Now, before you get all crazy, we're going to just put this out there: there's no booze.
Not a drop...
But there used to be. Guys named Lefty used to hang out here. And Sinatra sang here. The founder of the Soviet Red Army even lived here. And so it's only fitting that this vintage bastion of underground consumption and vice is now a brand-new...museum.
Introducing the Museum of the American Gangster, an homage to the gentlemen thieves of yore, opening in a Prohibition-era speakeasy on St. Marks for previews this Sunday.
If there's any place that's fitting for a museum dedicated to bootleggers, thugs, triggermen and hustlers, it's the dark innards of an old rowdy speakeasy—they kept the old beer locker, circular bar (which was the longest bar in the city at one point) and smuggling tunnels intact. (Sort of like the Whitney Biennial, but nothing like the Whitney Biennial.)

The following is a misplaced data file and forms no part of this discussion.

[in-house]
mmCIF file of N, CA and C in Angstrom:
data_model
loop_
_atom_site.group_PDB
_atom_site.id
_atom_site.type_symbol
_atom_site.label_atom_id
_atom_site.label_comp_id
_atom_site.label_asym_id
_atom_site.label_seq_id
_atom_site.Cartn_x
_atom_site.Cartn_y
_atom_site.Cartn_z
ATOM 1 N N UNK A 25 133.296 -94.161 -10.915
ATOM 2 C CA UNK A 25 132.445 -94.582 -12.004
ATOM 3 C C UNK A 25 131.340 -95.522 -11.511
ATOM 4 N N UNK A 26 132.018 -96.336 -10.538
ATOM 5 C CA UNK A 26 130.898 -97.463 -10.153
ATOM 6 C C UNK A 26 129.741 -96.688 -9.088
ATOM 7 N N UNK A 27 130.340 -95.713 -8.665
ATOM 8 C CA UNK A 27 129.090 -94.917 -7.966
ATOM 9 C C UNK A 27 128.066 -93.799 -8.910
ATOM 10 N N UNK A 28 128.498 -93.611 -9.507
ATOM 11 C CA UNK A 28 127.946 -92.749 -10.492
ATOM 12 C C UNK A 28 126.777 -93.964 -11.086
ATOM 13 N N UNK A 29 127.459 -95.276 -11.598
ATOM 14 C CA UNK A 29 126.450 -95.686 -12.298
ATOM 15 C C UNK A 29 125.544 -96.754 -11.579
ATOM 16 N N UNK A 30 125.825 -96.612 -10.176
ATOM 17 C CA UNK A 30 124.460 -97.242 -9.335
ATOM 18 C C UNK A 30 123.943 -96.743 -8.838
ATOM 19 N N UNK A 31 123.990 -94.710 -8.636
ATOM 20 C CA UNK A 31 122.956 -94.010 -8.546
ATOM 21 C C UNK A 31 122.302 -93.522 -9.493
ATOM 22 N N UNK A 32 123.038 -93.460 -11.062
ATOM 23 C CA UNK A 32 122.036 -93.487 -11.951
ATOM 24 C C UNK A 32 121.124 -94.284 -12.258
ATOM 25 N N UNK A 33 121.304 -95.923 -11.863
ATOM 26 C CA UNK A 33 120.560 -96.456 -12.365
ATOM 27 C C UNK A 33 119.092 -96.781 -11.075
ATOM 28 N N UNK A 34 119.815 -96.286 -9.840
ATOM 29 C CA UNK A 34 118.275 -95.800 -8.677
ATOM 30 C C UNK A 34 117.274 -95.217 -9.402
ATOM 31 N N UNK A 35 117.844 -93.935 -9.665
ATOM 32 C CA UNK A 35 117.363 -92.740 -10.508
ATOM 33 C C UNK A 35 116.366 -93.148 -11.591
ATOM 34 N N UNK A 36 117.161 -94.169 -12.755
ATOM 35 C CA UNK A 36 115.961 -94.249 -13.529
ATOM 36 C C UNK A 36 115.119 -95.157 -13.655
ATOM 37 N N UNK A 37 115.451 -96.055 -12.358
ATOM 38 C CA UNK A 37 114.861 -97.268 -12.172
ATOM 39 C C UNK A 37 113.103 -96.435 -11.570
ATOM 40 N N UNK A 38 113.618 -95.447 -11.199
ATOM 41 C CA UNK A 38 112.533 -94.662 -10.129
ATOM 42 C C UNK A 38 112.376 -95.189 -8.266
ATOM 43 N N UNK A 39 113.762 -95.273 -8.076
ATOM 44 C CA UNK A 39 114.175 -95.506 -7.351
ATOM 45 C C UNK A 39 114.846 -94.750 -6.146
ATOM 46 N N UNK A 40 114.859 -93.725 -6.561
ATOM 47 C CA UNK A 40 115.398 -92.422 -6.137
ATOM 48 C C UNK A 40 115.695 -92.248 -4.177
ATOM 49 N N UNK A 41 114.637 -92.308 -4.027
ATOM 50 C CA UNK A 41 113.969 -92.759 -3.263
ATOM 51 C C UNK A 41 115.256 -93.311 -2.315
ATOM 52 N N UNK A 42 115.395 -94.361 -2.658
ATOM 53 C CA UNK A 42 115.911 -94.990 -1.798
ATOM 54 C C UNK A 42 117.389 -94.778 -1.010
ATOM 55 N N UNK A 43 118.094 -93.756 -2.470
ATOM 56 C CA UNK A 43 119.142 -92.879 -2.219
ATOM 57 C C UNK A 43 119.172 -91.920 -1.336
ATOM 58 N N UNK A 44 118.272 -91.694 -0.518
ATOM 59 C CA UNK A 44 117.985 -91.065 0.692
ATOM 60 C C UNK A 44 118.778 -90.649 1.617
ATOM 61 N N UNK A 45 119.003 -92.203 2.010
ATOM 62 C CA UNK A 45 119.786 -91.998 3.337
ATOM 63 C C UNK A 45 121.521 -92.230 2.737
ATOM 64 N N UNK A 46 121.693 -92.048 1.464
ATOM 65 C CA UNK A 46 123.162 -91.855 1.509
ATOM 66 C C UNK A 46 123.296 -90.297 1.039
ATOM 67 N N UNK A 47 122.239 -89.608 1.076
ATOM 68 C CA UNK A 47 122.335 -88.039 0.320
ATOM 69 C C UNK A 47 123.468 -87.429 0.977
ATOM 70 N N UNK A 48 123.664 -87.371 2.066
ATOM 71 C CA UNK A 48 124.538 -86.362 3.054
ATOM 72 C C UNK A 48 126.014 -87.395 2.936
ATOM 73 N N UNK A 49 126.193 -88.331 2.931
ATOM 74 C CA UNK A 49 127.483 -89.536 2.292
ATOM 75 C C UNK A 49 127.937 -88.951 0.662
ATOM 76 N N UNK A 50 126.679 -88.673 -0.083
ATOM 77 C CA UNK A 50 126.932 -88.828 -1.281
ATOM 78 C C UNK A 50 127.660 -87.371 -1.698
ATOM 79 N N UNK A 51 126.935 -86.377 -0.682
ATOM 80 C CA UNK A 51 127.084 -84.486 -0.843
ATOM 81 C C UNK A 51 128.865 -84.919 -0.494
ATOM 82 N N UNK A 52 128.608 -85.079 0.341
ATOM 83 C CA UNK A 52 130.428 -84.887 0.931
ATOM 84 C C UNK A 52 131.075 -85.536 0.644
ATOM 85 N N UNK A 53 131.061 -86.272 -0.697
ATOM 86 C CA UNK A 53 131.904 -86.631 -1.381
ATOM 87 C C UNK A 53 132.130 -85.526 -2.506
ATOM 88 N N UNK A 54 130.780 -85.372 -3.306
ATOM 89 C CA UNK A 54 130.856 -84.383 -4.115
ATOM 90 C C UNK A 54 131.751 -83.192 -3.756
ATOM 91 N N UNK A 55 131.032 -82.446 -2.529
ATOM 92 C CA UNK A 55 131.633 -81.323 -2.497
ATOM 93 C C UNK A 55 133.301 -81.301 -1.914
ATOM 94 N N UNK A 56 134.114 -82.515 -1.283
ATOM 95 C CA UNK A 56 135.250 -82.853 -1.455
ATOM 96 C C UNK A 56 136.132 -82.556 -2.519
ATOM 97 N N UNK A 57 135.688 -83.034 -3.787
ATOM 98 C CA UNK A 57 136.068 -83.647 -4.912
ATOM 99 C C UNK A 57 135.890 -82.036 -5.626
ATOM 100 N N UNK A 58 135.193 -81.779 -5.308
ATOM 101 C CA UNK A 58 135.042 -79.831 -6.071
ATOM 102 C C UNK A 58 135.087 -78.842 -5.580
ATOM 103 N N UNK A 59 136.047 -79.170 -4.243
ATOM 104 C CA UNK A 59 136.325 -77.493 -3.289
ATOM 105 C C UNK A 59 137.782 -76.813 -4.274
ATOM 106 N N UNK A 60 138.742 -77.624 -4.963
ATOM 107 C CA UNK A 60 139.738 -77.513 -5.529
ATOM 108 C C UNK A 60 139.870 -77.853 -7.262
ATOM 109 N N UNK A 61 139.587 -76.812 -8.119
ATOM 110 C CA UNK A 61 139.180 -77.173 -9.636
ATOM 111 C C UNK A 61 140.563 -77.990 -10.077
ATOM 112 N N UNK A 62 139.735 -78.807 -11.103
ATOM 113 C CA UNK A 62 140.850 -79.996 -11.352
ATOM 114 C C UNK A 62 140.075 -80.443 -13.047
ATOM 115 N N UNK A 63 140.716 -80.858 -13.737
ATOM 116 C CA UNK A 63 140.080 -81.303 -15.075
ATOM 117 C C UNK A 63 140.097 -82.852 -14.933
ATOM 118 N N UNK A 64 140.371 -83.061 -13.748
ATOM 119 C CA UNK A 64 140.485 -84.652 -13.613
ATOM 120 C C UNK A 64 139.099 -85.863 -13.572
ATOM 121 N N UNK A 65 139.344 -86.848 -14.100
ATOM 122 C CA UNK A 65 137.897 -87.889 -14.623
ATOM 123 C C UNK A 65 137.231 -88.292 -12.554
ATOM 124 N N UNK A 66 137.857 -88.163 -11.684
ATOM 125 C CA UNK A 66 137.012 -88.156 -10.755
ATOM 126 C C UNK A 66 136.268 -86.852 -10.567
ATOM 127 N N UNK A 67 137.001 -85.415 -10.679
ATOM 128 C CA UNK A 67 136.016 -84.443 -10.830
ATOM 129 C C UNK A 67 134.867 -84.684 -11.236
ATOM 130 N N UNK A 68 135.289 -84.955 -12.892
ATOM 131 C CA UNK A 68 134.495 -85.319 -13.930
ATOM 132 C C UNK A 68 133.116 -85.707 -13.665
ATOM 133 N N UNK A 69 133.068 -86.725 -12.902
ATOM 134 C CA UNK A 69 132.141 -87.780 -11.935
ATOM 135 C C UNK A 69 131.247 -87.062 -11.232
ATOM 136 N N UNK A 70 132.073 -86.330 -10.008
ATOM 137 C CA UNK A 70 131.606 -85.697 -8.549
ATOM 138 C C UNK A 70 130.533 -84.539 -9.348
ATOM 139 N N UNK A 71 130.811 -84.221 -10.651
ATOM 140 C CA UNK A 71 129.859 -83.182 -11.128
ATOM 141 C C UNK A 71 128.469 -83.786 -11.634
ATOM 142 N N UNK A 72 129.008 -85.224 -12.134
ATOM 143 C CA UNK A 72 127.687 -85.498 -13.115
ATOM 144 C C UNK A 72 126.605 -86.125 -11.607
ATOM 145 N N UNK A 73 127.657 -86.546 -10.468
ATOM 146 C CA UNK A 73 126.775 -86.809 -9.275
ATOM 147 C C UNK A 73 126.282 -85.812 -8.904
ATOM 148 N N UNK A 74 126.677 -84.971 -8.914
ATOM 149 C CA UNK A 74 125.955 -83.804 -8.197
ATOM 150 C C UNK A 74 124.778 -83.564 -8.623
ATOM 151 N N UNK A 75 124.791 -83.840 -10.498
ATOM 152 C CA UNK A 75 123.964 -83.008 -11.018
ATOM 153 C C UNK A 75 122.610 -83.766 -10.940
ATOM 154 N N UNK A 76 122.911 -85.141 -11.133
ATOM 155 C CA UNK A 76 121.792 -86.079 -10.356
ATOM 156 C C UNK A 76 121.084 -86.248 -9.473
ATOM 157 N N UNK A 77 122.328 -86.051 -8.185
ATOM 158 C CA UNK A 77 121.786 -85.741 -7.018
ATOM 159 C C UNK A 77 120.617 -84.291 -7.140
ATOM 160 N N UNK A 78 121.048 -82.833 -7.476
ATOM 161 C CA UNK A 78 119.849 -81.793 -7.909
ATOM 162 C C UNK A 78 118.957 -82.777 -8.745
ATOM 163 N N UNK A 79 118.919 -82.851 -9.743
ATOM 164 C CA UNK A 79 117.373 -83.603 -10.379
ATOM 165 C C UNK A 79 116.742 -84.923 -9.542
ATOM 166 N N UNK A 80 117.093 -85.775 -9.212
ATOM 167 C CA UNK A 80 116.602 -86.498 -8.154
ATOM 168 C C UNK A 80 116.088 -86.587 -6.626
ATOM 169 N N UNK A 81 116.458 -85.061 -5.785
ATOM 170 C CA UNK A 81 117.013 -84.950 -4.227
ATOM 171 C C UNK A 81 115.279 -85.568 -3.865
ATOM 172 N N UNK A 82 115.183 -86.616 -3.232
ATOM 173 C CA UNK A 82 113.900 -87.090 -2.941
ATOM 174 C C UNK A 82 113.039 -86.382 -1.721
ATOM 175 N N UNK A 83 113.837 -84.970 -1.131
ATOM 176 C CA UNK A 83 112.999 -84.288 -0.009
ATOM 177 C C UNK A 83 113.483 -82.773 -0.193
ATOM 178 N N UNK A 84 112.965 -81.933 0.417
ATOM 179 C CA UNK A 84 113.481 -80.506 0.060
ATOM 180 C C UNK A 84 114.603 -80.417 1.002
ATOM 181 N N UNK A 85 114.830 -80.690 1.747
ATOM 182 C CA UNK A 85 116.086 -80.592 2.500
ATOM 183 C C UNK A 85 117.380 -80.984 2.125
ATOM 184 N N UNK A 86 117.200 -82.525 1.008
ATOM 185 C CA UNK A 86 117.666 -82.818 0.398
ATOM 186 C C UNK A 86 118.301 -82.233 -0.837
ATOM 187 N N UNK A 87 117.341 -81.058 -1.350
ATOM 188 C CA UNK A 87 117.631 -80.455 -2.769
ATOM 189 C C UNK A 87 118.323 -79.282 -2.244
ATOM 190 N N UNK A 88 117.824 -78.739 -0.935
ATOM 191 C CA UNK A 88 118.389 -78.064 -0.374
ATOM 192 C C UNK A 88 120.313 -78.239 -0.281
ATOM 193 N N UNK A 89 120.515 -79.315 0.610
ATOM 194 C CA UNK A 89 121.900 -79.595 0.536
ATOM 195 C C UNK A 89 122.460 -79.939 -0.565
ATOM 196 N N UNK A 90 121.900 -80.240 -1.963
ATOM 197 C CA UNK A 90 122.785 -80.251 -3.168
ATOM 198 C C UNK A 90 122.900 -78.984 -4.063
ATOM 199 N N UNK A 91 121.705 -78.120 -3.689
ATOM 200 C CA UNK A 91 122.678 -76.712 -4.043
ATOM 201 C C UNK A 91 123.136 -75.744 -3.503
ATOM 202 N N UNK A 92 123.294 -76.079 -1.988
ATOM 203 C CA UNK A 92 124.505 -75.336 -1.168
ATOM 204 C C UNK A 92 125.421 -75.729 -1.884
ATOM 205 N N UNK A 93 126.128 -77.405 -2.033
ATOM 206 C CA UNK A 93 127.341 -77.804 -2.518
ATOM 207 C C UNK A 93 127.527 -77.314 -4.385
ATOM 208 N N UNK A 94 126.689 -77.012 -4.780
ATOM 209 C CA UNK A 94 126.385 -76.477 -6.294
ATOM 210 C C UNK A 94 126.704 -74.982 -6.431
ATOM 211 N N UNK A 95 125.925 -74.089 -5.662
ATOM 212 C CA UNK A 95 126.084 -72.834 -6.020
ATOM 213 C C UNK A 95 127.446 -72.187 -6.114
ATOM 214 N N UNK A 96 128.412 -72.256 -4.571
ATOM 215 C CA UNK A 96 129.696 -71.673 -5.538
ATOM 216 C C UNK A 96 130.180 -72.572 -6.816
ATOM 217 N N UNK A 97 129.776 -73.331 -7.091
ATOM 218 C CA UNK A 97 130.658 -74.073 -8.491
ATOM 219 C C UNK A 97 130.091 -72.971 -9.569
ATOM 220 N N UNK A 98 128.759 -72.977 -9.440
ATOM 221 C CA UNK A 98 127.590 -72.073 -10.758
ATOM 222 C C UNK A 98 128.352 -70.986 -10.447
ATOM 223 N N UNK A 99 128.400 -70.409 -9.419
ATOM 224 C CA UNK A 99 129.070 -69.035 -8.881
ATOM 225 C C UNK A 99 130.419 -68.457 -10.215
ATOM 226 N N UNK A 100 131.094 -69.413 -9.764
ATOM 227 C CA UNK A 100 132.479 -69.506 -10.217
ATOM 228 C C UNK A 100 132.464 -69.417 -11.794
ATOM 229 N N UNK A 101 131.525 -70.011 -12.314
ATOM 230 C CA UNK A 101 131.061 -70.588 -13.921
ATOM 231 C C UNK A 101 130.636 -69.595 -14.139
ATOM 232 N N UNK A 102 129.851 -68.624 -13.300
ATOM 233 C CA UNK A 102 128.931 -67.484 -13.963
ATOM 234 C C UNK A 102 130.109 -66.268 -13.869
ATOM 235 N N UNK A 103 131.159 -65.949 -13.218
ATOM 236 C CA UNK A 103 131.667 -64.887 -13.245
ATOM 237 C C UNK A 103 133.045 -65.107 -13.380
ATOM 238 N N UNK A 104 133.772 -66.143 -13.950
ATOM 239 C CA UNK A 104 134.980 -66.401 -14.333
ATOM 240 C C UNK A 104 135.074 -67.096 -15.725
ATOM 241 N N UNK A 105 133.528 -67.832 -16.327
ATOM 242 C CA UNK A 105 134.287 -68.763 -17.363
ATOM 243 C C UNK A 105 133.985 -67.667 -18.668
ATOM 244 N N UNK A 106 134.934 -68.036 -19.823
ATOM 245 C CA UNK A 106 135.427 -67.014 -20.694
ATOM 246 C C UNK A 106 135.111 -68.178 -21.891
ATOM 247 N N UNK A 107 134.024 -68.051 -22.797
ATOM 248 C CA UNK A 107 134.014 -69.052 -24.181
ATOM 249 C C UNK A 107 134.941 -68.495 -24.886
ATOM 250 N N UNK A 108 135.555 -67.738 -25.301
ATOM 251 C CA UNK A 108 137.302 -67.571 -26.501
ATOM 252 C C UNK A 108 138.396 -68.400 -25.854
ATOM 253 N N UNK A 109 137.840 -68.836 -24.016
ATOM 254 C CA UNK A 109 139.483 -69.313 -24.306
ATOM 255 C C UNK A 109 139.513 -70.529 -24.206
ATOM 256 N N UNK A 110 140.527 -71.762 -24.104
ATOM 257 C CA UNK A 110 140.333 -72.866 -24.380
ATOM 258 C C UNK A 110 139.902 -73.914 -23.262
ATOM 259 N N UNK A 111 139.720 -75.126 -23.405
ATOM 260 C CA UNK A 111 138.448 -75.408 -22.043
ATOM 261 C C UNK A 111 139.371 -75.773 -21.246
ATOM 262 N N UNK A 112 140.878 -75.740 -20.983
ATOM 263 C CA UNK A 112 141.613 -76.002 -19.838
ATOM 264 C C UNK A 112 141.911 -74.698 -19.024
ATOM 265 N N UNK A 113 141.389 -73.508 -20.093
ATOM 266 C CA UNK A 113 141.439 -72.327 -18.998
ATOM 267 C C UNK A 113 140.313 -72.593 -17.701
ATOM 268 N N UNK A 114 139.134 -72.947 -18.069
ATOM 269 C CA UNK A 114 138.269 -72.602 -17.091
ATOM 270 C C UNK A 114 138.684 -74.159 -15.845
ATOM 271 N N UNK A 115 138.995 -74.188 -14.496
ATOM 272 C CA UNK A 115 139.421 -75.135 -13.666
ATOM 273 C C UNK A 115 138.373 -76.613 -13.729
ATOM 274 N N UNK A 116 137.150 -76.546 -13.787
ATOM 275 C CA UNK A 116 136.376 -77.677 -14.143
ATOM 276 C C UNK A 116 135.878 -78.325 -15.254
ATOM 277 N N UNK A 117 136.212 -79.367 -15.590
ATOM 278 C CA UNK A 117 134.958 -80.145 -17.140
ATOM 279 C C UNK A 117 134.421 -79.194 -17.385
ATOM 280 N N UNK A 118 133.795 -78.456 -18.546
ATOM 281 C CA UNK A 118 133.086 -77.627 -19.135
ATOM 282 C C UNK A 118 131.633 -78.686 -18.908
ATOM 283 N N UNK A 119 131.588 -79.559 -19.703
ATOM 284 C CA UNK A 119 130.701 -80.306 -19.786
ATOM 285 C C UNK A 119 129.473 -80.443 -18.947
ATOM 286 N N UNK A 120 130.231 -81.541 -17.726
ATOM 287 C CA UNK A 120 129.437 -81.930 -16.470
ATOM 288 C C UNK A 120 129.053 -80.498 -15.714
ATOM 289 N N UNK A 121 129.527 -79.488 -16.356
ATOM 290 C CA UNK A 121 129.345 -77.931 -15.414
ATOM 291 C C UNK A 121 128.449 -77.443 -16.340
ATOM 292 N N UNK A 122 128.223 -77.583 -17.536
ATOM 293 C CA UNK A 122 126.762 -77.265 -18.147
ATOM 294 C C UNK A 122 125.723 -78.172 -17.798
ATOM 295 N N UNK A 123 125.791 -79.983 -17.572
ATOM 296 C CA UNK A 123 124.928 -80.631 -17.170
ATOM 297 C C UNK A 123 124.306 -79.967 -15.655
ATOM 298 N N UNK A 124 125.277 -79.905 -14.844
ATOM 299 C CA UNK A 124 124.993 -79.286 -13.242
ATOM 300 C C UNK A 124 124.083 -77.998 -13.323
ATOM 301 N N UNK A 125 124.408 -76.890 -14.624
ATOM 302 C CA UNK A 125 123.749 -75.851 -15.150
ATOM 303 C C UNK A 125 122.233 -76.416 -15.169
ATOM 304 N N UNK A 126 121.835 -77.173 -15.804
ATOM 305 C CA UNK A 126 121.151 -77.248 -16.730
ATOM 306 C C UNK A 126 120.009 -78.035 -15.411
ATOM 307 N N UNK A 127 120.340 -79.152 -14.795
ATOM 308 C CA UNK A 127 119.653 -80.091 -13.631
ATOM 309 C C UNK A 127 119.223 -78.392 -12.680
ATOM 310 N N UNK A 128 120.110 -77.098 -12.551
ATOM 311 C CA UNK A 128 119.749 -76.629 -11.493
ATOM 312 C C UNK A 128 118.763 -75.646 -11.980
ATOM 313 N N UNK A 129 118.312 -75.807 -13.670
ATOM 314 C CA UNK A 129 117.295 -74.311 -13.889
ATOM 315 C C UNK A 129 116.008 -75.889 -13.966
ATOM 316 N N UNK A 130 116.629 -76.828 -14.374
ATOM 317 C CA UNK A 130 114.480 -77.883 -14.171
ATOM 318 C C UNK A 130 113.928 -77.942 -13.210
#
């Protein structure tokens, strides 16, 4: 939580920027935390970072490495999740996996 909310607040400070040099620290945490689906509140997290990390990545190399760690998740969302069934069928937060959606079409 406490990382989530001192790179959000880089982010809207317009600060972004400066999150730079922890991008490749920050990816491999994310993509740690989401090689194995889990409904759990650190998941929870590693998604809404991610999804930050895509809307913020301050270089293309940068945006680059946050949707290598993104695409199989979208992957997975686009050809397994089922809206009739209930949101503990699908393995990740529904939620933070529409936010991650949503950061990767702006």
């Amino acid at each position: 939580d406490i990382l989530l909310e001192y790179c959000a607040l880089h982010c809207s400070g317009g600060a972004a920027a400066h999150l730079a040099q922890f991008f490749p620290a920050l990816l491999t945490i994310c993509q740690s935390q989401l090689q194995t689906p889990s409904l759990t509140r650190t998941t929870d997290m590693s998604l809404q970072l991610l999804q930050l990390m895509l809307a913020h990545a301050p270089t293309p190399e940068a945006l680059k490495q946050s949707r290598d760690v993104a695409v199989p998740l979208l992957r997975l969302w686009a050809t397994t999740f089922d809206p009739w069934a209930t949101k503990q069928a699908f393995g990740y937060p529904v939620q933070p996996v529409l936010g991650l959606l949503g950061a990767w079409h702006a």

Founded to preserve original documents from the Prohibition era, the exhibit is chock-full of photographs, stories and artifacts—an old Appalachian copper still, tommy guns, bottles of vintage whiskey proclaiming "no government additives" and a barber chair from the Park Sheraton where a mob boss was whacked in 1957.
And the owners are even holding out hope of one day getting a liquor license.
But that shouldn't stop them from serving booze...